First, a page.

Matching Items (40)

136695-Thumbnail Image.png

Pakistan and Arizona: An Examination of Government's Influence on Education to Construct an Ideal Citizenry

Description

Nations have a vital interest in creating a citizenry with certain attributes and beliefs and, since education contributes to the formation of children's national identity, government authorities can influence educational

Nations have a vital interest in creating a citizenry with certain attributes and beliefs and, since education contributes to the formation of children's national identity, government authorities can influence educational curricula to construct their ideal citizen. In this thesis, I study the educational systems of Pakistan and Arizona and explore the historical and conceptual origins of these entities' manipulation of curricula to construct a particular kind of citizen. I argue that an examination of the ethnic studies debate in Tucson, Arizona, in conjunction with Pakistan's history education policy, will illustrate that the educational systems in both these sites are developed to advance the interests of governing authorities. Resource material demonstrates that both educational systems endorse specific accounts of history, omitting information, perspectives, and beliefs. Eliminating or reimagining certain narratives of history alienates some students from identifying as citizens of the state, particularly when contributions of their ethnic, cultural, or religious groups are not included in the country's textbooks.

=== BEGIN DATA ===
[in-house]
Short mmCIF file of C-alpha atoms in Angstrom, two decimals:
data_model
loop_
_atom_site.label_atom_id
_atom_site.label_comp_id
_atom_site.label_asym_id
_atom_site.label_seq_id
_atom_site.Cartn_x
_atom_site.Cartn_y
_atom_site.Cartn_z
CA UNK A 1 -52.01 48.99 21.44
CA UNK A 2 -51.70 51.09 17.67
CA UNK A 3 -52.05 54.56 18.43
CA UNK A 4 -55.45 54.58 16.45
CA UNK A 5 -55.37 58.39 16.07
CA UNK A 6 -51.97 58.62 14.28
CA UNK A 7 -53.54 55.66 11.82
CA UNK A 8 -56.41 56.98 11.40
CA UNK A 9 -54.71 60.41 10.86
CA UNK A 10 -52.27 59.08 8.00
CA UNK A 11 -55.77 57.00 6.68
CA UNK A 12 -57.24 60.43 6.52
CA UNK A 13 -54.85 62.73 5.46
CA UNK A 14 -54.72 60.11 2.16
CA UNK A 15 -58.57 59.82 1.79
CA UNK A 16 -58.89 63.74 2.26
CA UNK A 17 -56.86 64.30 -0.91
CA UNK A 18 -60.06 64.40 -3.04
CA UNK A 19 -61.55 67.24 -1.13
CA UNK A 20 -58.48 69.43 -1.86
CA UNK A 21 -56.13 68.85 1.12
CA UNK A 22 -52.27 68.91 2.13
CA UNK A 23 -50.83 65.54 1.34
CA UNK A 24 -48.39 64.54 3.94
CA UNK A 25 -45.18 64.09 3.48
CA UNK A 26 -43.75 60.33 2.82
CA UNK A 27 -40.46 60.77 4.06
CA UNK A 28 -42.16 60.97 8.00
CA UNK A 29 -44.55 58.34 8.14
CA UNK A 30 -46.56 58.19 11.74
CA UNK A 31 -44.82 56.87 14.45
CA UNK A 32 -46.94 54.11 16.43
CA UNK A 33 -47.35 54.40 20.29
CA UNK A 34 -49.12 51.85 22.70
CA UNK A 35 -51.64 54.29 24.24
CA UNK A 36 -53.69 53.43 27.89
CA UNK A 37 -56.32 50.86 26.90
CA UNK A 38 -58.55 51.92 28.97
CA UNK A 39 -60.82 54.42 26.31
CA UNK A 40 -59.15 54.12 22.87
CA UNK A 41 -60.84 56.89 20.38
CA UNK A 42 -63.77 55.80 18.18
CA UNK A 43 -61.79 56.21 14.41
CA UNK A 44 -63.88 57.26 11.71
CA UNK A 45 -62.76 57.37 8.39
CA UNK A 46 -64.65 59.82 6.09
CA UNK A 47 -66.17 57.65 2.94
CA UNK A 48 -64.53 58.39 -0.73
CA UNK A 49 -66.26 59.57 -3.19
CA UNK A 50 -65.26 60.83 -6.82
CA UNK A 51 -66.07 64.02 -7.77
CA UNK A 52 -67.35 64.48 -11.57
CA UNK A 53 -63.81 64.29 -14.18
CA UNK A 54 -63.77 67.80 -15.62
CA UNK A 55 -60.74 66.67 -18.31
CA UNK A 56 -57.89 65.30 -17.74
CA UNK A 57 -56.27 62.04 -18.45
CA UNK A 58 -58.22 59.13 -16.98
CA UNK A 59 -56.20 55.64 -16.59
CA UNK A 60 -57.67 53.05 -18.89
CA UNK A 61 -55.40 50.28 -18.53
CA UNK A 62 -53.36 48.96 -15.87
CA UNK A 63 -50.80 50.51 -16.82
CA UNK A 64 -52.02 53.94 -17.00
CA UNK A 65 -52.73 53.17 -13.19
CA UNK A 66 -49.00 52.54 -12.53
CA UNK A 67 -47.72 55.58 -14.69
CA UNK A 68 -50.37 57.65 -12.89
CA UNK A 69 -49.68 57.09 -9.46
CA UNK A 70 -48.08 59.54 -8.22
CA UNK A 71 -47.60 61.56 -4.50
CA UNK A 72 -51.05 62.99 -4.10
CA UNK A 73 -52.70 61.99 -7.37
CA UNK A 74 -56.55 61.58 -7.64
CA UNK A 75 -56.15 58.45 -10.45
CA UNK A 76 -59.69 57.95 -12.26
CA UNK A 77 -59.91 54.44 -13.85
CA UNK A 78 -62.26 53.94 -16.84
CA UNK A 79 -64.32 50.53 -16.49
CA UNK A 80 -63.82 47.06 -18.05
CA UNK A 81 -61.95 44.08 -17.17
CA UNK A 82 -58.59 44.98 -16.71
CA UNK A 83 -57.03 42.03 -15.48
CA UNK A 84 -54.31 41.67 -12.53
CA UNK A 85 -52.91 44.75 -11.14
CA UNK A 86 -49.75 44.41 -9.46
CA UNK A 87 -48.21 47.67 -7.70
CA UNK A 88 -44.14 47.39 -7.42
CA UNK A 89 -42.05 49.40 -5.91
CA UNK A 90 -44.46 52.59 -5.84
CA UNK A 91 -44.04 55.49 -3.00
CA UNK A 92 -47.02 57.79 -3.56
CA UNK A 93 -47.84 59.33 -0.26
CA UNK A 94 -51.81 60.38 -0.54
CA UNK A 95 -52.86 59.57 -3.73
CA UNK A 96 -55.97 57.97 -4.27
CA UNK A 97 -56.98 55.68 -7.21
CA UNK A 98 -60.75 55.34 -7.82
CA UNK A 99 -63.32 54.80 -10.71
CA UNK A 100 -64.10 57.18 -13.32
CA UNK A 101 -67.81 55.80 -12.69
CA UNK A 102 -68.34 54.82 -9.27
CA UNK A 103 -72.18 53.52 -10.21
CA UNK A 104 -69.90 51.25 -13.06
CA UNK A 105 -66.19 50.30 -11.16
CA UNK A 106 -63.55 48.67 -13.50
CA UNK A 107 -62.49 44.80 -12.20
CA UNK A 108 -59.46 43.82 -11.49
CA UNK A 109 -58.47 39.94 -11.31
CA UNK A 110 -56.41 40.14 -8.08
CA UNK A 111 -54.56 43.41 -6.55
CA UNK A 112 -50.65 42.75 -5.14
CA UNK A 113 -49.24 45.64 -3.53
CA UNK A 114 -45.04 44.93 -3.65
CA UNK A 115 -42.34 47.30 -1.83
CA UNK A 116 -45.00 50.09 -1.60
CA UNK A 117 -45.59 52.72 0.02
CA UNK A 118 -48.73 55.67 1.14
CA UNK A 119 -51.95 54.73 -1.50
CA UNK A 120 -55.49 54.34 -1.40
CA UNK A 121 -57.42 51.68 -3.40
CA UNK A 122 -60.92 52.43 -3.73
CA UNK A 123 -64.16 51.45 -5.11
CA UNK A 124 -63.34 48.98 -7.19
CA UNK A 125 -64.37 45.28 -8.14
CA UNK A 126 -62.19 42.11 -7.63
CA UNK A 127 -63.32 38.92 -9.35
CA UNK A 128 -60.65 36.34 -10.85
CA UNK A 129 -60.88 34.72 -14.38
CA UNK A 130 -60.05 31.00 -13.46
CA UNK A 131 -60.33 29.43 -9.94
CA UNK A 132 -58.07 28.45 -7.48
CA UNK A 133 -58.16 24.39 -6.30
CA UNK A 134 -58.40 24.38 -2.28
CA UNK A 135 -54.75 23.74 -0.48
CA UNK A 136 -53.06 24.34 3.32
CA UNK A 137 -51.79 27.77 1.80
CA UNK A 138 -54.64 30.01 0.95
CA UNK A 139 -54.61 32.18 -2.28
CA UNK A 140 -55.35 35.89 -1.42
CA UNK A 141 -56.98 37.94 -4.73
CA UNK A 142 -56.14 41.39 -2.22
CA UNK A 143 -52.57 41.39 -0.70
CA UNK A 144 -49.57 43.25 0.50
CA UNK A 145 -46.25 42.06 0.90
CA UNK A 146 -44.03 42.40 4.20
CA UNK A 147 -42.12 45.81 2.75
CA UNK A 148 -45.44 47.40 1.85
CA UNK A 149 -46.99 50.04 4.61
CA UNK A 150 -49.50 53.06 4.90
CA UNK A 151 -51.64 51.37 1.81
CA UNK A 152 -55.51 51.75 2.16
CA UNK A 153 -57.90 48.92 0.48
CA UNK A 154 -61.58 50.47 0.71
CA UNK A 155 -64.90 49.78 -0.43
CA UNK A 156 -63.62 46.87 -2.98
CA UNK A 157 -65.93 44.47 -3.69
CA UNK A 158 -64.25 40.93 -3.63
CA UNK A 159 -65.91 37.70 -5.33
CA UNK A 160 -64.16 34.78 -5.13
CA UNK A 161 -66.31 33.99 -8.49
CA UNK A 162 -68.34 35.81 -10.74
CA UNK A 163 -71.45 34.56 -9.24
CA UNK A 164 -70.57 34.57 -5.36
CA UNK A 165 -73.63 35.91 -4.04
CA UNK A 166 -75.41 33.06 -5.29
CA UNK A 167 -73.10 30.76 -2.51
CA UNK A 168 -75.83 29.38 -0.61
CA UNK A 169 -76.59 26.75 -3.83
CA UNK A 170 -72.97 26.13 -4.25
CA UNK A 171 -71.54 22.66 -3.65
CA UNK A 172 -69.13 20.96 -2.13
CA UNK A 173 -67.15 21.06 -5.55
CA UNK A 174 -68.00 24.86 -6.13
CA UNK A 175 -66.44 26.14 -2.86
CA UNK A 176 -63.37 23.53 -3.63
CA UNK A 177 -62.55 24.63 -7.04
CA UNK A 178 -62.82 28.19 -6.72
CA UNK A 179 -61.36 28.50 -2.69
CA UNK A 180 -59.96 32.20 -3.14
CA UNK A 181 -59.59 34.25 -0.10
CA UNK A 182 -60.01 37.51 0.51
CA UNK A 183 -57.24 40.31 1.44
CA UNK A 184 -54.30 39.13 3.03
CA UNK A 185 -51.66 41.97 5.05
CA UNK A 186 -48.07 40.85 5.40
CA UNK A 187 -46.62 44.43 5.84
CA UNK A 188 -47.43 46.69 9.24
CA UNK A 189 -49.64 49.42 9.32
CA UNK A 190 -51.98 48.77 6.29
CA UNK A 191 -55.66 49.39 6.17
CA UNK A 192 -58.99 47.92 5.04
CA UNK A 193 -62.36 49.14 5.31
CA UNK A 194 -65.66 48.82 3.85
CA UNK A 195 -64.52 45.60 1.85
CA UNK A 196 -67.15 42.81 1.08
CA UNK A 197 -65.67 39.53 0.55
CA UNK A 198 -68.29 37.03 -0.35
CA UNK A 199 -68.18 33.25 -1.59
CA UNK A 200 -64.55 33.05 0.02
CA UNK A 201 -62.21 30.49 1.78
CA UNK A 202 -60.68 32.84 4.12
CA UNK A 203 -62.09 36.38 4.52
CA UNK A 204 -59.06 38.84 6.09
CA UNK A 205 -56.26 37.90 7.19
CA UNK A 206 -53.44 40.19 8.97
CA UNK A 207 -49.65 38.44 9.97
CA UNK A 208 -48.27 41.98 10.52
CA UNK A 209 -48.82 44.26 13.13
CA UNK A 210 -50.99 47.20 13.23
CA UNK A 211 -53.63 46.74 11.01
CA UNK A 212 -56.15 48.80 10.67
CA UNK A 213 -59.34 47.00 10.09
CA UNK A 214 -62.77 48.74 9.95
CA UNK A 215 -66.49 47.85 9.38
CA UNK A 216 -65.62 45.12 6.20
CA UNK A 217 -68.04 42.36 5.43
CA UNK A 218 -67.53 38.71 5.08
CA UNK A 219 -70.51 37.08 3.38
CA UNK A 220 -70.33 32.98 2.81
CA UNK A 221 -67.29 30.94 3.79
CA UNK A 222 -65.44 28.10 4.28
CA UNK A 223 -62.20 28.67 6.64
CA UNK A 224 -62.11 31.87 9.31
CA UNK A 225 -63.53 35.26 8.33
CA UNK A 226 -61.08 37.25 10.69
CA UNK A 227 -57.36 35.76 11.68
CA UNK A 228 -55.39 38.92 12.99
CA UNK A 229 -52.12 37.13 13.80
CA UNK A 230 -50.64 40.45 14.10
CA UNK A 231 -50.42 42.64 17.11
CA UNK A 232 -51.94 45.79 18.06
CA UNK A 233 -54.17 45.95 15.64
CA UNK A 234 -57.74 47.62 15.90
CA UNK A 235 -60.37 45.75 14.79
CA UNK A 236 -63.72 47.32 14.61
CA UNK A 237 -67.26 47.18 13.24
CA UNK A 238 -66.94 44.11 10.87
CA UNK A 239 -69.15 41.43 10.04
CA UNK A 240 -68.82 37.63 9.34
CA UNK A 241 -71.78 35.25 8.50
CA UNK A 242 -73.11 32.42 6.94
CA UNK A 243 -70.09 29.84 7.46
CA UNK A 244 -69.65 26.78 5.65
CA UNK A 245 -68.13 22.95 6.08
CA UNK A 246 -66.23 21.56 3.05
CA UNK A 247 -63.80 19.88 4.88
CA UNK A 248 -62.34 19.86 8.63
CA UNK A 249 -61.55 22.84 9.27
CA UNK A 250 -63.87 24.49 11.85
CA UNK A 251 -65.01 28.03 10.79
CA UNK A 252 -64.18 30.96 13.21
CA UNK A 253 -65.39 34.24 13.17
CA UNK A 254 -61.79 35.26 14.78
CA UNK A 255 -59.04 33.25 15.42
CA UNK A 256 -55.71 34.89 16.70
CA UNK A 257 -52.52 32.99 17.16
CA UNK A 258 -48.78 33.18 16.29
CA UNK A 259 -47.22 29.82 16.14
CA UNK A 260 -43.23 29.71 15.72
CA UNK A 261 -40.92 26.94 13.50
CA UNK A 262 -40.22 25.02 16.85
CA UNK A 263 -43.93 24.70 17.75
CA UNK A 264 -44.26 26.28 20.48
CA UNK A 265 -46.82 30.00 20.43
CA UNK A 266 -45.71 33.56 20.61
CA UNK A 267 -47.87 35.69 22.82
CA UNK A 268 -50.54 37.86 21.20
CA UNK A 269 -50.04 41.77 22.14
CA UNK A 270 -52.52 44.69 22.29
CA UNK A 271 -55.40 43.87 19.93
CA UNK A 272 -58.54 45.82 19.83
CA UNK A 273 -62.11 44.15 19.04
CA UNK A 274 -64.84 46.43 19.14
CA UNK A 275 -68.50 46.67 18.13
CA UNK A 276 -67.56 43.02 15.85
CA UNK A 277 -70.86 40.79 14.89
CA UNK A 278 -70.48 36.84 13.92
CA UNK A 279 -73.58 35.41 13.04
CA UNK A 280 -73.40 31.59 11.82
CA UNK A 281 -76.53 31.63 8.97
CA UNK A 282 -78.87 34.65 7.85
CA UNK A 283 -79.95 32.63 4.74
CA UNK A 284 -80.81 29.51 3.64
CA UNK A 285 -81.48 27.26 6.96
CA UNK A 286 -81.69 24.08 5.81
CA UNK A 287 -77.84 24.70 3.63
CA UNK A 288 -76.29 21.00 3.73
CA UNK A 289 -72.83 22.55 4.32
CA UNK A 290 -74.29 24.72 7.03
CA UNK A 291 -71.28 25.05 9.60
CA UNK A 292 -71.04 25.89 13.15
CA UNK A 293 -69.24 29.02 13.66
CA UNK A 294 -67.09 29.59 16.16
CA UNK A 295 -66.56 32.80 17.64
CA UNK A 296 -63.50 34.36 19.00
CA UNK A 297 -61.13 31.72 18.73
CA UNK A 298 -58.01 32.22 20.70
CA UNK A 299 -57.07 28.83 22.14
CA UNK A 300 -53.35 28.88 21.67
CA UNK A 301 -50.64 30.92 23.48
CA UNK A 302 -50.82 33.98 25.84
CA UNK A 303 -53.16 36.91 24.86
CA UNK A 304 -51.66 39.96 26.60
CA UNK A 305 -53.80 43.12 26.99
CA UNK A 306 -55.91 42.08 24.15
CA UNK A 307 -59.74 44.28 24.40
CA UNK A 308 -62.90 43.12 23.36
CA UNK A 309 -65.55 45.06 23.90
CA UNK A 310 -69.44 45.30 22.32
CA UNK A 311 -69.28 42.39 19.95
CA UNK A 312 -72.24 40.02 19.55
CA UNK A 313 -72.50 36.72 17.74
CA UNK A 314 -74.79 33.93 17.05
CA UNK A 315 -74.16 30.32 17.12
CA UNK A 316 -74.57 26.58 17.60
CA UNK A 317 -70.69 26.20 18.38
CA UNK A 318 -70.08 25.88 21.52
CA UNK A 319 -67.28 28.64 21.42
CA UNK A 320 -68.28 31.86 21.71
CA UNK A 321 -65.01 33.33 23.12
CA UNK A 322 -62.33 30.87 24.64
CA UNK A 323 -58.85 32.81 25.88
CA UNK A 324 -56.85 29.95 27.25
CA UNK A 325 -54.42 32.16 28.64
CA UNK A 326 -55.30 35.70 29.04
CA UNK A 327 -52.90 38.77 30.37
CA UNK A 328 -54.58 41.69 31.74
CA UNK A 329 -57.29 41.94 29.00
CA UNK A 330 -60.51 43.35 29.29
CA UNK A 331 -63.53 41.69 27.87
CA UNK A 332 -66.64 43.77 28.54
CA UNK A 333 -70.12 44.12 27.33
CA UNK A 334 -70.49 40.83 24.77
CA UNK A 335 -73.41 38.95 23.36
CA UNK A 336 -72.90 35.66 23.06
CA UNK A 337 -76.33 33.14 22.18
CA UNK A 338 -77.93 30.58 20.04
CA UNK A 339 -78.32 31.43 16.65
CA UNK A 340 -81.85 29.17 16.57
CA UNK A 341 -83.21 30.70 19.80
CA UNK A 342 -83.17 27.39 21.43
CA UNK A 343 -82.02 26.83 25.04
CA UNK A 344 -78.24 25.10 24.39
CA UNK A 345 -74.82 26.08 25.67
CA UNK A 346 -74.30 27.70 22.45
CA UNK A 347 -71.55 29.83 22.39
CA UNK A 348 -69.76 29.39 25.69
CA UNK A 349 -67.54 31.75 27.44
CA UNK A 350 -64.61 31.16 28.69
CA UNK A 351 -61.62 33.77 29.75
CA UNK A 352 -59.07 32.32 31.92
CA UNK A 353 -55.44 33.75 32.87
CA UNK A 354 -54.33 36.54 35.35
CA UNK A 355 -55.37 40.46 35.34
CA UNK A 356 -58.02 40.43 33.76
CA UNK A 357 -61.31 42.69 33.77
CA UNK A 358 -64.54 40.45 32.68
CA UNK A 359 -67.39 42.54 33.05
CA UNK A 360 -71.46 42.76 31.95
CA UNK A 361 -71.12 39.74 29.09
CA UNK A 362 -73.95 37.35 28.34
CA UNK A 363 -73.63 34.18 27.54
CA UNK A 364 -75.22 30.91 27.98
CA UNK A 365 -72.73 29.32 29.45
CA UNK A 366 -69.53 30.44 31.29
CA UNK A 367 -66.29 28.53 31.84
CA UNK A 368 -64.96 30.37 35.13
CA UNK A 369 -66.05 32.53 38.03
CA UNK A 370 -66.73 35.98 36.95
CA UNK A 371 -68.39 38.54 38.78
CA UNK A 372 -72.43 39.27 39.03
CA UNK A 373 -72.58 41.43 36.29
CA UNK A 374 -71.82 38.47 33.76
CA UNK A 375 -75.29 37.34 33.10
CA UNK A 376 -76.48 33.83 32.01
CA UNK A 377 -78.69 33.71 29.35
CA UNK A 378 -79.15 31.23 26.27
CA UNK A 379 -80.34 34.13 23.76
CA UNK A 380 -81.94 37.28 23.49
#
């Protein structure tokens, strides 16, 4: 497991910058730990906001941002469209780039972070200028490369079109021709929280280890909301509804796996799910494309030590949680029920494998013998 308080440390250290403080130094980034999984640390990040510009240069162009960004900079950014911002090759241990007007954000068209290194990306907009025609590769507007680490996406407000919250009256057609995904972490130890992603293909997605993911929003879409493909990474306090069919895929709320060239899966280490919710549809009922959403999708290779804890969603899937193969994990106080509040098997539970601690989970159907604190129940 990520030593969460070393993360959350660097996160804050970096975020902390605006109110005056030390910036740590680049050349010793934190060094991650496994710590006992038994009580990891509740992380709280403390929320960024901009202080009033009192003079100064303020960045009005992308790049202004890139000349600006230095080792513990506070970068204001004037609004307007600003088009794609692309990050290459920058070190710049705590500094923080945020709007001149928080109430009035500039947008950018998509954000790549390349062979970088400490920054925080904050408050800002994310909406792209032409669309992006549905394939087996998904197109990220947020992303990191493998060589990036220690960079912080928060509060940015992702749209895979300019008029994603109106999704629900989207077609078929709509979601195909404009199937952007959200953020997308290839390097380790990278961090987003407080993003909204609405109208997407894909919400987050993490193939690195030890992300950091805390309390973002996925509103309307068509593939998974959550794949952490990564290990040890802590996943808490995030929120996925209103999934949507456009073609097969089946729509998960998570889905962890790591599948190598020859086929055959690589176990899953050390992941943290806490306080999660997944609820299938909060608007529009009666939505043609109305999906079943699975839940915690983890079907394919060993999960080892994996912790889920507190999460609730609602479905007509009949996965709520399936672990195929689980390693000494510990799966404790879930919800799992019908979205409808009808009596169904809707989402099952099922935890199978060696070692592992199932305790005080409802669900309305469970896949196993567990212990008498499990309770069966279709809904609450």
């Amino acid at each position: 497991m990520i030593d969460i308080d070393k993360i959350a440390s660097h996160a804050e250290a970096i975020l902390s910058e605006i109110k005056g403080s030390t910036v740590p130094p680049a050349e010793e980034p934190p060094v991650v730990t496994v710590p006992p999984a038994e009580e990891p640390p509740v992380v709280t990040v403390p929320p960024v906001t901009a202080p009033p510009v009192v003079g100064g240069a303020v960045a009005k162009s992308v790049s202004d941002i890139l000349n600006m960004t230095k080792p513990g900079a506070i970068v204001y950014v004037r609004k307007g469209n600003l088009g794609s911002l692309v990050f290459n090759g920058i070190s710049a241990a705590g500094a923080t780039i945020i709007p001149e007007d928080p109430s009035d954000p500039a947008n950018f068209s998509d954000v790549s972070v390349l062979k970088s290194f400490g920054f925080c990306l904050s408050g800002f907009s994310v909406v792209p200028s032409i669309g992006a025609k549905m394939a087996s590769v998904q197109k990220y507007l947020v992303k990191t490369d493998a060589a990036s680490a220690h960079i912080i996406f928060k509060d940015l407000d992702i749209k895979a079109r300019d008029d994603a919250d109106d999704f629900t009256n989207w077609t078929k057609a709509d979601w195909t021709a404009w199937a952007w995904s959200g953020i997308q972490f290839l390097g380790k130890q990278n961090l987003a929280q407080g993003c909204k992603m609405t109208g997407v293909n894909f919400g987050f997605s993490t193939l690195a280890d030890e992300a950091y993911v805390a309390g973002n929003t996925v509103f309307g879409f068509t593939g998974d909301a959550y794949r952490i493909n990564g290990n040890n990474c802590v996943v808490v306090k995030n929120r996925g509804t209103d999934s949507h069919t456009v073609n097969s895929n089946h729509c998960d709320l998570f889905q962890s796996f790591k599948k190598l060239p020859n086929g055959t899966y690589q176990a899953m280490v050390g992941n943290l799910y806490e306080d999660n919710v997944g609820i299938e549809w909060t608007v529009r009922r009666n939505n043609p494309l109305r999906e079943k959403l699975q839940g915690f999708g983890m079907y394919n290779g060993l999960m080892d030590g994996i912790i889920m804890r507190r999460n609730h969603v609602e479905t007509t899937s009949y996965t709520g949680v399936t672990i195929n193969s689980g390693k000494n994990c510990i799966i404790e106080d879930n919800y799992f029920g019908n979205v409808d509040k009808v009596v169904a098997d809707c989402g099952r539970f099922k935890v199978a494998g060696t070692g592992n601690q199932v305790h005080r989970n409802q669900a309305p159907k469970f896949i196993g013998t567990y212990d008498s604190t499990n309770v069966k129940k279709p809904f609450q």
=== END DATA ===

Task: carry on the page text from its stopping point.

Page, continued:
Contributors

Agent

Created